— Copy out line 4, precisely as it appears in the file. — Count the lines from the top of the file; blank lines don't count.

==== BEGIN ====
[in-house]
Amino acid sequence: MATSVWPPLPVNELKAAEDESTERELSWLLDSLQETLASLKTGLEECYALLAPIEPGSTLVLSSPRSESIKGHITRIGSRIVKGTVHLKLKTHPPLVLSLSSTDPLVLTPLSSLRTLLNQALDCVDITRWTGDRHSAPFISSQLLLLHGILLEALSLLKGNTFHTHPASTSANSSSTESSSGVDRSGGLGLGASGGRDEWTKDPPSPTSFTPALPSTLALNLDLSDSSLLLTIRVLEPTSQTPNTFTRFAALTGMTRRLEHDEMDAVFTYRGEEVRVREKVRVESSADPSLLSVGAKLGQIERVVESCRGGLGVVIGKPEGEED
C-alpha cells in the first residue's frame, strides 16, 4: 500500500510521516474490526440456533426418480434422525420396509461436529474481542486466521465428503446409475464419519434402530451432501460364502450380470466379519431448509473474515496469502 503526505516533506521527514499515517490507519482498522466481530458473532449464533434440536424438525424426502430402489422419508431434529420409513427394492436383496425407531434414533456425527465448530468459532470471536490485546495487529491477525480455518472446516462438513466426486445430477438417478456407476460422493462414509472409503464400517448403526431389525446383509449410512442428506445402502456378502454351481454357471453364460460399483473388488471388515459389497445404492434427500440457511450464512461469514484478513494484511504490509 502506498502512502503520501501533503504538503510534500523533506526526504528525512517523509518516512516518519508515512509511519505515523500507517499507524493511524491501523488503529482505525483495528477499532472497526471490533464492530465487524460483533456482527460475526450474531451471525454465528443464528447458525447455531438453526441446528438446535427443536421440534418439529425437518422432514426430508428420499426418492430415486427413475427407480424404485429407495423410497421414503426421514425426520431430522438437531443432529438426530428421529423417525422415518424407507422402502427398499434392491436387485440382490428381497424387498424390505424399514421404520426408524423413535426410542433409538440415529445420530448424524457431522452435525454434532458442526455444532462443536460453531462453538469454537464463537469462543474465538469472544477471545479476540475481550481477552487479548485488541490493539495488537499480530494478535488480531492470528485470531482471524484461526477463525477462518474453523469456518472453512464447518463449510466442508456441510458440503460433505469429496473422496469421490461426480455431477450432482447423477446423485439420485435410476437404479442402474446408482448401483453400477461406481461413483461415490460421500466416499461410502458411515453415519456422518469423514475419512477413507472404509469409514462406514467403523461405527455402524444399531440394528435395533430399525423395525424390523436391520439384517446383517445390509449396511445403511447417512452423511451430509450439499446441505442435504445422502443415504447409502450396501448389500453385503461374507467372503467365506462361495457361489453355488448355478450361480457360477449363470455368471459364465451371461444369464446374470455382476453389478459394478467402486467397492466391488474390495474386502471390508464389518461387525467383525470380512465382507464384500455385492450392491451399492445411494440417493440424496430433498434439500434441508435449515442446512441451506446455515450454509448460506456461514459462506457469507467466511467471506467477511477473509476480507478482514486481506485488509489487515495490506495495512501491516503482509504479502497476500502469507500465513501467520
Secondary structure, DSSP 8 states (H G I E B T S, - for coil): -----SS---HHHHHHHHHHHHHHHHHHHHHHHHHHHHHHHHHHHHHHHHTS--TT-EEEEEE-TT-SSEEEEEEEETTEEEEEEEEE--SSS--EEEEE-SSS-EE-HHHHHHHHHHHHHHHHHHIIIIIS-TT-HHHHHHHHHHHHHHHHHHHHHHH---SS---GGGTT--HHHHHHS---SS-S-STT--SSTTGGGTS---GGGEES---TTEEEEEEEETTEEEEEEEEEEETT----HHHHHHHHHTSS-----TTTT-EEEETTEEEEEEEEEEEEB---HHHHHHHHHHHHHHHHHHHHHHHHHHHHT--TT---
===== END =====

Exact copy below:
Secondary structure, DSSP 8 states (H G I E B T S, - for coil): -----SS---HHHHHHHHHHHHHHHHHHHHHHHHHHHHHHHHHHHHHHHHTS--TT-EEEEEE-TT-SSEEEEEEEETTEEEEEEEEE--SSS--EEEEE-SSS-EE-HHHHHHHHHHHHHHHHHHIIIIIS-TT-HHHHHHHHHHHHHHHHHHHHHHH---SS---GGGTT--HHHHHHS---SS-S-STT--SSTTGGGTS---GGGEES---TTEEEEEEEETTEEEEEEEEEEETT----HHHHHHHHHTSS-----TTTT-EEEETTEEEEEEEEEEEEB---HHHHHHHHHHHHHHHHHHHHHHHHHHHHT--TT---